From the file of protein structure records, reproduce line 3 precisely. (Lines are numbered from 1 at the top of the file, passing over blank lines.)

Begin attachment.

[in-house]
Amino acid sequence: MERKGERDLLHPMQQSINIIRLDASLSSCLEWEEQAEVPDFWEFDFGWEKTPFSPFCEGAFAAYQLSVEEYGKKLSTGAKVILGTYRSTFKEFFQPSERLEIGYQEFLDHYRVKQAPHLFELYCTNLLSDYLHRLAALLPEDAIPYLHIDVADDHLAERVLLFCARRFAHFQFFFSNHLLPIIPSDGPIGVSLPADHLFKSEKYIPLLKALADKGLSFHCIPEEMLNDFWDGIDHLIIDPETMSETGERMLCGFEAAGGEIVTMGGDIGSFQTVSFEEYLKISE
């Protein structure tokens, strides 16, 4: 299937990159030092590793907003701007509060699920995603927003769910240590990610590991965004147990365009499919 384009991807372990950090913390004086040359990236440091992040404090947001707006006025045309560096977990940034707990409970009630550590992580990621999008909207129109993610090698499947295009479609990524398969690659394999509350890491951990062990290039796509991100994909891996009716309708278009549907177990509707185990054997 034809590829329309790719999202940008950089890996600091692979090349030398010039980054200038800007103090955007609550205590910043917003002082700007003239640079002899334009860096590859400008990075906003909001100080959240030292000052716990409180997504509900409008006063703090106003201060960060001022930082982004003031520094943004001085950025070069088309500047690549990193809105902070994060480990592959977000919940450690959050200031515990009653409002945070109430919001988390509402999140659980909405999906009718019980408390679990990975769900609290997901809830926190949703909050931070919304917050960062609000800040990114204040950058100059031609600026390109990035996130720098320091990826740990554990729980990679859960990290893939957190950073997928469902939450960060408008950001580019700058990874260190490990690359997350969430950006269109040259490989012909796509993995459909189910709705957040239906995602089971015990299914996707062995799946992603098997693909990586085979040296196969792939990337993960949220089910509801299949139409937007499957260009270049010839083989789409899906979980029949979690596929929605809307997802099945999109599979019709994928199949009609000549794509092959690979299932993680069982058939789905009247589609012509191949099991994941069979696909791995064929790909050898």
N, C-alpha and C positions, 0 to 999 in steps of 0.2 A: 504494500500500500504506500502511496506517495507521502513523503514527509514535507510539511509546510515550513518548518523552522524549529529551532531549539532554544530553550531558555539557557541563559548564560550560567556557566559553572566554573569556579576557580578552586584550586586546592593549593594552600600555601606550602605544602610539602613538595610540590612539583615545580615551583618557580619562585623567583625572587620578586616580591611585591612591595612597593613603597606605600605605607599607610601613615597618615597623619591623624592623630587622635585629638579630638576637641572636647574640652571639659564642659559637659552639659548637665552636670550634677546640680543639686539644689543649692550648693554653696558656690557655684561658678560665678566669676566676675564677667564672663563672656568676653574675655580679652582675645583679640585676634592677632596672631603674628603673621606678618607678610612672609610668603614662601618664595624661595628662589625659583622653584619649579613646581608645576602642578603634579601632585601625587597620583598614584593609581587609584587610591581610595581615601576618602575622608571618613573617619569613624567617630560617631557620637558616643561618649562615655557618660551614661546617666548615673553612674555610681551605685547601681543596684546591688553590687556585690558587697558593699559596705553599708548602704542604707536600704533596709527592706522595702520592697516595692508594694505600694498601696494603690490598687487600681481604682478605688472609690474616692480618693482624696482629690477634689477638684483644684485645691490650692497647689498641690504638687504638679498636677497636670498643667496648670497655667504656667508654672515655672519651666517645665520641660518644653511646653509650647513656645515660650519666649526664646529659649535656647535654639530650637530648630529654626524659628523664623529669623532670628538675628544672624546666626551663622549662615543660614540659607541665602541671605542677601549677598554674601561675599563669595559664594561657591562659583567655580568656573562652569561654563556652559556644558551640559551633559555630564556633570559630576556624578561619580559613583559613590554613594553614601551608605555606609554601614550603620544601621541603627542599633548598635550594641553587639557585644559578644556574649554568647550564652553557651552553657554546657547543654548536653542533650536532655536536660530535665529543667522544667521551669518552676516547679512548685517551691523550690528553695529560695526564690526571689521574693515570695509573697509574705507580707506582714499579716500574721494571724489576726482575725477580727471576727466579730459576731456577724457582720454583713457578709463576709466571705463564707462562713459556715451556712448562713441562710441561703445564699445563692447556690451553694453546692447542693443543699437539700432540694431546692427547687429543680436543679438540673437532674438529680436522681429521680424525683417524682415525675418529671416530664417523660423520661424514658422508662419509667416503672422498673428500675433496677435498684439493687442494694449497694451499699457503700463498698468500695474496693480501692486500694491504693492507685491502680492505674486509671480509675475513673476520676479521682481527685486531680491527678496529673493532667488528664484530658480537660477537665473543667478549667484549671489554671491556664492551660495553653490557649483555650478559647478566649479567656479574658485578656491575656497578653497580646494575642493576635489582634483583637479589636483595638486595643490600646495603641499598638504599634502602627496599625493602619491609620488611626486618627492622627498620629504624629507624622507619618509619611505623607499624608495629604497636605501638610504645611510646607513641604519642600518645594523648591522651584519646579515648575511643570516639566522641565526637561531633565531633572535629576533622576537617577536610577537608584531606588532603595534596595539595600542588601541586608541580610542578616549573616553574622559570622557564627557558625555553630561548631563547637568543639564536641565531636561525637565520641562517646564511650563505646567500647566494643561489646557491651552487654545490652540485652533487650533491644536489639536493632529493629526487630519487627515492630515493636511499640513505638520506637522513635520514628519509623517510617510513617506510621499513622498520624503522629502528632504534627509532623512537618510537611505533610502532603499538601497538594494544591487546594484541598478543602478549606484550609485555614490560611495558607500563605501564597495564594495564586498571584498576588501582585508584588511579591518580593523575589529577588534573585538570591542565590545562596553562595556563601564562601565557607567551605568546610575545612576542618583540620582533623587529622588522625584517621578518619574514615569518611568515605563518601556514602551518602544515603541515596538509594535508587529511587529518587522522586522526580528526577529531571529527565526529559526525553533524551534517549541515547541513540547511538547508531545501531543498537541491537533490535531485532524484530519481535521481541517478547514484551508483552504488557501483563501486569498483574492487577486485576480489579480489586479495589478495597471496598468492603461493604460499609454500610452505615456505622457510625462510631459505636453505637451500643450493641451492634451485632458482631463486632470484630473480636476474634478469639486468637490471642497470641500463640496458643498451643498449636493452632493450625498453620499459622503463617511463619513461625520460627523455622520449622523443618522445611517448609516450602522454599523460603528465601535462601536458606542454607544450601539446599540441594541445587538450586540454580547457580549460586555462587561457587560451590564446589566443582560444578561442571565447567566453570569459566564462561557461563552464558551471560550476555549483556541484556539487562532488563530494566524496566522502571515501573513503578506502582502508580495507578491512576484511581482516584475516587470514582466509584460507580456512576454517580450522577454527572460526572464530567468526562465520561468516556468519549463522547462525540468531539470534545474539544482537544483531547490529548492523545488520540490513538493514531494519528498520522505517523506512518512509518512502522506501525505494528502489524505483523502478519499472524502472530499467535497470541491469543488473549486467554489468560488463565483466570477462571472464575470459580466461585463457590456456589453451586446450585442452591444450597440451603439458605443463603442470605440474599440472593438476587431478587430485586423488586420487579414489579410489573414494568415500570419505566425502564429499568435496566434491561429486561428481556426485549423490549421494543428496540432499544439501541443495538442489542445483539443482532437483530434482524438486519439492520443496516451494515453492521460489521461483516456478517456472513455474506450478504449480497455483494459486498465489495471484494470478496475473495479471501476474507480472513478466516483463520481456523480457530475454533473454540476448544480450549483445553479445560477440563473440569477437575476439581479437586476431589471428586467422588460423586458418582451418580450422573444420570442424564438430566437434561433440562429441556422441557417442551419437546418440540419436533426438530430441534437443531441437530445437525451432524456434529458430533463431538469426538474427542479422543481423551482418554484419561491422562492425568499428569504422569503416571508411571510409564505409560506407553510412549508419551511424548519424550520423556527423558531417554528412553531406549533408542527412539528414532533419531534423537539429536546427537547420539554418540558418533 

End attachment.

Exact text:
């Protein structure tokens, strides 16, 4: 299937990159030092590793907003701007509060699920995603927003769910240590990610590991965004147990365009499919 384009991807372990950090913390004086040359990236440091992040404090947001707006006025045309560096977990940034707990409970009630550590992580990621999008909207129109993610090698499947295009479609990524398969690659394999509350890491951990062990290039796509991100994909891996009716309708278009549907177990509707185990054997 034809590829329309790719999202940008950089890996600091692979090349030398010039980054200038800007103090955007609550205590910043917003002082700007003239640079002899334009860096590859400008990075906003909001100080959240030292000052716990409180997504509900409008006063703090106003201060960060001022930082982004003031520094943004001085950025070069088309500047690549990193809105902070994060480990592959977000919940450690959050200031515990009653409002945070109430919001988390509402999140659980909405999906009718019980408390679990990975769900609290997901809830926190949703909050931070919304917050960062609000800040990114204040950058100059031609600026390109990035996130720098320091990826740990554990729980990679859960990290893939957190950073997928469902939450960060408008950001580019700058990874260190490990690359997350969430950006269109040259490989012909796509993995459909189910709705957040239906995602089971015990299914996707062995799946992603098997693909990586085979040296196969792939990337993960949220089910509801299949139409937007499957260009270049010839083989789409899906979980029949979690596929929605809307997802099945999109599979019709994928199949009609000549794509092959690979299932993680069982058939789905009247589609012509191949099991994941069979696909791995064929790909050898």